What’s this all about? Read part 1 here.
So, finally getting up to date with this. The initial plan and reason behind the Morph Series moniker for the beers, was to slowly transition the beers through light to dark and back again. Starting from a Brown Ale, I’ve opted to go lighter, and being set to brew a hoppy pale ale with a kettle addition of Gooseberries, thought this to be a good one to go in the Solera, as the Citrus hops are similar to those used in the Brown Ale brew. I’m aiming for an amber hued, citrus and tart Saison, with the resultant blend.
The following recipe was brewed and fermented using WLP028 Edinburgh Scottish Ale yeast.
Three’s a crowd.
Batch Size: 16L
Estimated OG: 1.058 SG
Estimated Colour: 9.2 EBC
Estimated IBU: 33 IBUs
Mash: 60 Minutes @ 67°C
Boil Time: 60 Minutes
Extra Pale Propino (3.2 EBC) – 84 %
Cara-Pils (2.5 EBC) – 2.5 %
Rye Malt (5.0 EBC) – 10.7 %
Crystal Malt 50L (135.0 EBC) – 2.1 %
Pacific Jade [15.6 %] – 5g @ First Wort (10.0 IBUs)
Pacific Jade [15.6 %] – 10g @ 30.0 min (14.5 IBUs)
Citra [14 %] – 10g @ 15.0 min (8.5 IBUs)
Protofloc – ½ Tablet @ 15.0 min
Gooseberries (puree) – 677g at 2 min
Citra [14 %] – 40g @ 0.0 min (0 IBUs)
Nelson Sauvin [7.73 %] – 15g @ 0.0 min (0 IBUs)
After 3 days of fermentation, 6.5L was racked off to the Solera, the remainder fermented clean and dry hopped. The initial Saccharomyces fermentation was done in order to limit the amount of trub building up in the Solera Keg with each new addition.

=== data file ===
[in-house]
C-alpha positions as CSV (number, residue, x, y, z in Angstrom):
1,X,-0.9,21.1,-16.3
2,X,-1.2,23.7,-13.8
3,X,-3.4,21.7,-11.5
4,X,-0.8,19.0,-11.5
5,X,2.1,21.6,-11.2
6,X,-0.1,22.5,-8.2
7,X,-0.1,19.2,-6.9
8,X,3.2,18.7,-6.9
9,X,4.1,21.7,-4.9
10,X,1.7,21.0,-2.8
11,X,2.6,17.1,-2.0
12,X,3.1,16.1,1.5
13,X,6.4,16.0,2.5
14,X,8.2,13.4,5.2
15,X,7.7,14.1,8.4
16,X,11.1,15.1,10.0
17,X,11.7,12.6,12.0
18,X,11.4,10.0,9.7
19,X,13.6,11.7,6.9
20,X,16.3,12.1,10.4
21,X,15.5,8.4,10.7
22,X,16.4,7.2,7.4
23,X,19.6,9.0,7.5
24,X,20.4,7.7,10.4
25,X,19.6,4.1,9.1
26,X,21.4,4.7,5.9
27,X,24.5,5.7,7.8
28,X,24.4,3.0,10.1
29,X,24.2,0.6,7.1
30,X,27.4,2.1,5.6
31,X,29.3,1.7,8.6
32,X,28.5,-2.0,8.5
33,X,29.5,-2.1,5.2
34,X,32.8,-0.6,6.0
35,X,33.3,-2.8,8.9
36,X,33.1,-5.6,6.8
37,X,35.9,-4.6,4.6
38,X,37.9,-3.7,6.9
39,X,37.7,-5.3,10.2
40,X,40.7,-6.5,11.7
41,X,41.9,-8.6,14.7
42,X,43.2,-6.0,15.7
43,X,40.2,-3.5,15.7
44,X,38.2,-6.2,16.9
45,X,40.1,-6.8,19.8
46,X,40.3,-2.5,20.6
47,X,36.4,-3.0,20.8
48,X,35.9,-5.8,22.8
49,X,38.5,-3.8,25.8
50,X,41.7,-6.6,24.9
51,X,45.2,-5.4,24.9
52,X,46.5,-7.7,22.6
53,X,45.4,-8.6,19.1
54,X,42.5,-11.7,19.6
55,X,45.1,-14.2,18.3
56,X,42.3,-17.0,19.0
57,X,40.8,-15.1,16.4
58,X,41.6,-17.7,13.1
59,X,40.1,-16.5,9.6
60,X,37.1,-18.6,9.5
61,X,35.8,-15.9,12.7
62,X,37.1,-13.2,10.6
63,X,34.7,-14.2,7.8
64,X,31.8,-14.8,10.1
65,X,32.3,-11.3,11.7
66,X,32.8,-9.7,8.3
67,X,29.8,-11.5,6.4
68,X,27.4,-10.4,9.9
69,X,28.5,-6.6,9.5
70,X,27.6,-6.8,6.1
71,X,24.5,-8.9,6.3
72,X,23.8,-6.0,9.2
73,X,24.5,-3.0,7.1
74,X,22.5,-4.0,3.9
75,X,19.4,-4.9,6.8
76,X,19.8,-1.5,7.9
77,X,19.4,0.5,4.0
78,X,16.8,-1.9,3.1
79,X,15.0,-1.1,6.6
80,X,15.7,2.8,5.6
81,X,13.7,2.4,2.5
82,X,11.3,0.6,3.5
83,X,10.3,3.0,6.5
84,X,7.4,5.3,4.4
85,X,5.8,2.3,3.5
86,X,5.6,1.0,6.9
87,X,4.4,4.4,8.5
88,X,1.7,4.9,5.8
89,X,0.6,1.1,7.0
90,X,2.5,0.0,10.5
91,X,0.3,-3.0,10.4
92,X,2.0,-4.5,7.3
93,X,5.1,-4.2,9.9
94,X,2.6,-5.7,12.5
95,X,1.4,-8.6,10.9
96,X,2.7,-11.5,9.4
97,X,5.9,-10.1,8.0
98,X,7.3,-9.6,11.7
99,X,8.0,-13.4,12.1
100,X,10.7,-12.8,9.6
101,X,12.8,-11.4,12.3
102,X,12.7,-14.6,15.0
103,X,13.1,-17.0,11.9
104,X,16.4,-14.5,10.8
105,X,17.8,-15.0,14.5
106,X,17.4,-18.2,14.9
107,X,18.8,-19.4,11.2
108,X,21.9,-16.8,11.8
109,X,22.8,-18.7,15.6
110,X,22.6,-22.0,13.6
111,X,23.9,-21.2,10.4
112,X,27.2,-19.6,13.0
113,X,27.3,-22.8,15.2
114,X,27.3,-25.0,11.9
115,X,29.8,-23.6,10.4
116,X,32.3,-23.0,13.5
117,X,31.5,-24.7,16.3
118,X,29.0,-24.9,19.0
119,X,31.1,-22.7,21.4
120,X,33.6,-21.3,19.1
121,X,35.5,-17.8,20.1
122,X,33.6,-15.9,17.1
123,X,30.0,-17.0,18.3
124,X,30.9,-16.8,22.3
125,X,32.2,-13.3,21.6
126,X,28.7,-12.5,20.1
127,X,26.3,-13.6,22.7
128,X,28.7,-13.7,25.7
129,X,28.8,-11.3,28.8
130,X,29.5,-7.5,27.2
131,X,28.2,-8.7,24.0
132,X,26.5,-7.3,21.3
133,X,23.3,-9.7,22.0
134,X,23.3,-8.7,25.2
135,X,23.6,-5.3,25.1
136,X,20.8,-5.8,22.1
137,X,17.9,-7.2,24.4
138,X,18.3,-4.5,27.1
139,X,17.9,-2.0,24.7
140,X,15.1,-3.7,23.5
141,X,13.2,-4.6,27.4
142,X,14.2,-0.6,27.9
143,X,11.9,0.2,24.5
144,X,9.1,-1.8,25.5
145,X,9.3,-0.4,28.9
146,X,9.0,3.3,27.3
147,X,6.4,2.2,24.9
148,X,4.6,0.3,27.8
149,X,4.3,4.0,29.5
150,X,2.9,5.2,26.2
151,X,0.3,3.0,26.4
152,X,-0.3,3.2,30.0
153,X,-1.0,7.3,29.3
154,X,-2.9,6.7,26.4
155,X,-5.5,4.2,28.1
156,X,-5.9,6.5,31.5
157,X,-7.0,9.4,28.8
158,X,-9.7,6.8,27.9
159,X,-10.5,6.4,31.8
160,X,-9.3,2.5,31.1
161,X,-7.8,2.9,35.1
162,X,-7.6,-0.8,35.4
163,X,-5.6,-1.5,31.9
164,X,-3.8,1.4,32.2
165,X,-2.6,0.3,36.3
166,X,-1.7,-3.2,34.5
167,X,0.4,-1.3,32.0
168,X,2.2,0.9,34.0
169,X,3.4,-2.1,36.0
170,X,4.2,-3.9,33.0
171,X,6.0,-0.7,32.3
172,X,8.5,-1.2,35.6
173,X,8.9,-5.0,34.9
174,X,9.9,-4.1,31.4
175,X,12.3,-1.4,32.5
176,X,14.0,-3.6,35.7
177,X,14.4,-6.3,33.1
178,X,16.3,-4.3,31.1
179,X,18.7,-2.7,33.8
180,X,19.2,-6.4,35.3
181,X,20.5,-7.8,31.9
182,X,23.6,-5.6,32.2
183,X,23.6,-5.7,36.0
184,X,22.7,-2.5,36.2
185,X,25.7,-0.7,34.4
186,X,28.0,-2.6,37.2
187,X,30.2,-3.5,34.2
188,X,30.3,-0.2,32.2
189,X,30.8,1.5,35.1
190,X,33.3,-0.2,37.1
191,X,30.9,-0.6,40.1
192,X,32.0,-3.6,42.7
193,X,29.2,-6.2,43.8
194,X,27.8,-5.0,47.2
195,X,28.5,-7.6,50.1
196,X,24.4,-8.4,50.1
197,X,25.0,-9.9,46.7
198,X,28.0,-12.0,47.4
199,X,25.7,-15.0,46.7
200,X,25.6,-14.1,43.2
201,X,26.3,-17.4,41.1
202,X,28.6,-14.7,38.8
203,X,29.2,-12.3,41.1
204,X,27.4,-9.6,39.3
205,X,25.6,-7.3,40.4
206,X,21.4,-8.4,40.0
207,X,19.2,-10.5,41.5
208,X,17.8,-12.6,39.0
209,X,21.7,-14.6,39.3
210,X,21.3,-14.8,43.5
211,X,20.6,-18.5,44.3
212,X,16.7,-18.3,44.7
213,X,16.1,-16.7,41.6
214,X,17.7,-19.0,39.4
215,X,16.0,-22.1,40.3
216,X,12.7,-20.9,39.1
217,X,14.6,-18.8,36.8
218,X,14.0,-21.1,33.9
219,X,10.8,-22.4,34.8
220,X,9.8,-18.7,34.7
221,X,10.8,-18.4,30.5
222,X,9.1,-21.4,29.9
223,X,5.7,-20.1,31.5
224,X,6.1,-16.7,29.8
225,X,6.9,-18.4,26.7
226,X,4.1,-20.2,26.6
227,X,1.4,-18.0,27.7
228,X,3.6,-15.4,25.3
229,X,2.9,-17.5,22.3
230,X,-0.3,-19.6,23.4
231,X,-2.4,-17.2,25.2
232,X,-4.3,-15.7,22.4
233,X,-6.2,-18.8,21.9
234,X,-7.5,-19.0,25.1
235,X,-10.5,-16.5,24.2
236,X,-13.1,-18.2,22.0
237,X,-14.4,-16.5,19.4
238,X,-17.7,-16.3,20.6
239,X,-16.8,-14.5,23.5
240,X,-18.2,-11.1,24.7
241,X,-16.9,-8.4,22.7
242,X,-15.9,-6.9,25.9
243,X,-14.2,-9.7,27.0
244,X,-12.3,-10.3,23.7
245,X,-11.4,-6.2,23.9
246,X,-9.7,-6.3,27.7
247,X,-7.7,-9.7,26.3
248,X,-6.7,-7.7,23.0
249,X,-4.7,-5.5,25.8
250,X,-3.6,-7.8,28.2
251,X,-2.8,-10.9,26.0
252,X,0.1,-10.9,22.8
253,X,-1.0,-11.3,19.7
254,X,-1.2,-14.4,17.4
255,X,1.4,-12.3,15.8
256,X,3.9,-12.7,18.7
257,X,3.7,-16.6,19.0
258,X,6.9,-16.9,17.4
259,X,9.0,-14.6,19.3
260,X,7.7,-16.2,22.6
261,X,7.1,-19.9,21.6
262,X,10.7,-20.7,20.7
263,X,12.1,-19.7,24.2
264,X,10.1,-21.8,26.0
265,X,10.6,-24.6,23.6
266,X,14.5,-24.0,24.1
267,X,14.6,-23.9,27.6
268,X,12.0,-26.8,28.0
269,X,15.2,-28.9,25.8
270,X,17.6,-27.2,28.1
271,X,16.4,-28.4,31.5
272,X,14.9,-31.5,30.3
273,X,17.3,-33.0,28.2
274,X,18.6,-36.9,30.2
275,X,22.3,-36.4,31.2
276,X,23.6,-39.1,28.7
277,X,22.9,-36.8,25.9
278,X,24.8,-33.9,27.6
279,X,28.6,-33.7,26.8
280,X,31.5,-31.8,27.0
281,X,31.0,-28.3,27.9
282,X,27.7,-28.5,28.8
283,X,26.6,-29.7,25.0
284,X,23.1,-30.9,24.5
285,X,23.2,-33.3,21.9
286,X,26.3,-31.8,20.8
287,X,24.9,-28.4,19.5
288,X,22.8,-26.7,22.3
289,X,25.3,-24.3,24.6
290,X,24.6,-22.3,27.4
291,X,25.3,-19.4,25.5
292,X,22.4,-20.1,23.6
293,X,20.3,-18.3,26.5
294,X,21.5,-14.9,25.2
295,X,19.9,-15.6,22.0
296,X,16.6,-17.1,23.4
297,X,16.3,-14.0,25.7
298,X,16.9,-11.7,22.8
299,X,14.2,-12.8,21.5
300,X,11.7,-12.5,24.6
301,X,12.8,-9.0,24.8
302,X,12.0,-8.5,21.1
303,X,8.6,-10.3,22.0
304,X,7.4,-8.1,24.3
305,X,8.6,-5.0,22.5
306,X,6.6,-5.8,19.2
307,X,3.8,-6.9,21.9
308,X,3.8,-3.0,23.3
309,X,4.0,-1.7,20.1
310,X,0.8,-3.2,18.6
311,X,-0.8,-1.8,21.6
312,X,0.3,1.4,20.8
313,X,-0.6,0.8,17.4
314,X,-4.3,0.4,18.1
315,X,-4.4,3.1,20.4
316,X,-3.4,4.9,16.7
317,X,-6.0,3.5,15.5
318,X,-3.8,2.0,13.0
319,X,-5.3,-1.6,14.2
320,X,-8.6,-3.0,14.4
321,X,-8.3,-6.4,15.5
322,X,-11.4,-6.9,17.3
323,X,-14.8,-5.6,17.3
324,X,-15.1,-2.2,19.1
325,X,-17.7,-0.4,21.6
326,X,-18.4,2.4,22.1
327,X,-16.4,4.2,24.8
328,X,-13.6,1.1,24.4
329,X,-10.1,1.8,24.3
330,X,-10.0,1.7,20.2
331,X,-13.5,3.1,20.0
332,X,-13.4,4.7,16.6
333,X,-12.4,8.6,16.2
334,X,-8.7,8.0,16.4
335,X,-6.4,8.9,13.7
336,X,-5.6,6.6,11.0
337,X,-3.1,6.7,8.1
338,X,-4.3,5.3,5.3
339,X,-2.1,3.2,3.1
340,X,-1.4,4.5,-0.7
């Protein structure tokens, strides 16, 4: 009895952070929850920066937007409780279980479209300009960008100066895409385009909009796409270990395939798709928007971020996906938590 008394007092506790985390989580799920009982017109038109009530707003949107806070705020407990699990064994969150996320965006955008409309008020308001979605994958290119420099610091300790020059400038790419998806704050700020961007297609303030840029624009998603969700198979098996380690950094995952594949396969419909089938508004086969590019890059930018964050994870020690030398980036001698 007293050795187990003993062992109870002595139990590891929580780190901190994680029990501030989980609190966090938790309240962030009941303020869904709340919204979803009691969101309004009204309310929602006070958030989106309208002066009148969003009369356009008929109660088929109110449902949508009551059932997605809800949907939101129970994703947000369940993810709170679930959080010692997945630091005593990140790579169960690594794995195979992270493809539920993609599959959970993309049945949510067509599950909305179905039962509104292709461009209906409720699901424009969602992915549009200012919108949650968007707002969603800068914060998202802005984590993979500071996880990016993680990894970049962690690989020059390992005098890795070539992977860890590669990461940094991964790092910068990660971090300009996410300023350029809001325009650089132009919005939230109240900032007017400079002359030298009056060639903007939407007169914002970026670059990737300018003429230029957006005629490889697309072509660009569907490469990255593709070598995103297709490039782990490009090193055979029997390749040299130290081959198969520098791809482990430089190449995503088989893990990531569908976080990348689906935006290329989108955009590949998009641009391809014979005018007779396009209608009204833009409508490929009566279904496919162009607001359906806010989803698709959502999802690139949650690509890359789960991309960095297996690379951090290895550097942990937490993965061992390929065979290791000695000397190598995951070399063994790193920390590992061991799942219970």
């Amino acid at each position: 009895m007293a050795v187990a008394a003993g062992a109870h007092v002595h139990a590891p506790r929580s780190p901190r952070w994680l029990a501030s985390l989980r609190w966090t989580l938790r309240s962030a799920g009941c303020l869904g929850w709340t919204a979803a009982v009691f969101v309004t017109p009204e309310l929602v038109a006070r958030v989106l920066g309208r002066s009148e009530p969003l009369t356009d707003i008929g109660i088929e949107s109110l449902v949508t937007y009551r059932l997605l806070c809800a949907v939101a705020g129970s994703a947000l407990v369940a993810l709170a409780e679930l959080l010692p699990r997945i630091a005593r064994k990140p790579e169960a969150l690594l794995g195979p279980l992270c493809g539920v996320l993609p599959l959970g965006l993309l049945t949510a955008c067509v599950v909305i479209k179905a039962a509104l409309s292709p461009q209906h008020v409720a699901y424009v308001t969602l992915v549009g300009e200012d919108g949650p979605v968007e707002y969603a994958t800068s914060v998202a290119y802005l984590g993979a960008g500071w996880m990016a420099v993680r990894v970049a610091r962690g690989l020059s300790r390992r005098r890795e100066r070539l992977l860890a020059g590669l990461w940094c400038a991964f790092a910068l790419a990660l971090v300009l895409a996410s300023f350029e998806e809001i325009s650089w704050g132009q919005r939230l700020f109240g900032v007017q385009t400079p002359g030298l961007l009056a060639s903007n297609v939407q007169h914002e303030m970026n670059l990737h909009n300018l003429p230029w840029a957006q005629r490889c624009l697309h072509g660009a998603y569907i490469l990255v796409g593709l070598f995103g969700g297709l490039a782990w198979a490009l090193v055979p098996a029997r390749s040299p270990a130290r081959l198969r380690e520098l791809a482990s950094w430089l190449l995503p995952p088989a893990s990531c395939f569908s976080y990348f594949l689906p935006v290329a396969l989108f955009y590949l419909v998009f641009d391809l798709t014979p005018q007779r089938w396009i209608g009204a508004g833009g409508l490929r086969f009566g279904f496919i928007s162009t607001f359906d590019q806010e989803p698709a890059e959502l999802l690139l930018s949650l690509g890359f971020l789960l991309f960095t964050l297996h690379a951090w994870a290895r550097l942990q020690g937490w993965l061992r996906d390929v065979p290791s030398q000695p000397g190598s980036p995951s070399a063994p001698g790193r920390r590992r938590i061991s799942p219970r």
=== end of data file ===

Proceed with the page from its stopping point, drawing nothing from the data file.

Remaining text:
In an attempt to increase the sourness in the Solera beers, another pitch of Boon Oude Gueuze dregs and 5g/L of Lactose (45g) were added to the Solera. The theory being that not all of the Brettanomyces strains can ferment Lactose, but Lactobacillus can, and will produce more lactic acid. The Lactose may also be fermented by Brettanomyces Claussenii, so may contribute some fruity, pineapple flavours.
Thoughts for developing this project.
- Upscaling to a 19L Keg once the mix of yeast and bacteria is established and there is a nice level of complexity from the aged element that develops with each batch. A bigger volume would allow further splitting of a batch for fermenting with fruit, dry hopping or blending with other beers.
- Adding wild yeasts from the local environment. Plans are underway to harvest and assess wild yeasts from the local area and add these to the Solera.
- Hitting a sweet spot. The original plan is to evolve the beers produced through a range of styles. However, this doesn’t rule out the option of maintain one type of beer, if a particularly good result is reached.
- With a stainless steel keg there is no oxygen getting into the wort other than at racking. This inhibits any acetobacter from producing sharp Acetic sourness. In some styles this is often desired. To address this, deliberately exposing a portion of a wort to oxygen in order to turn it to a stock of Acetic acid for blending, may be an option.
Read Solera Project Part 4…….Here.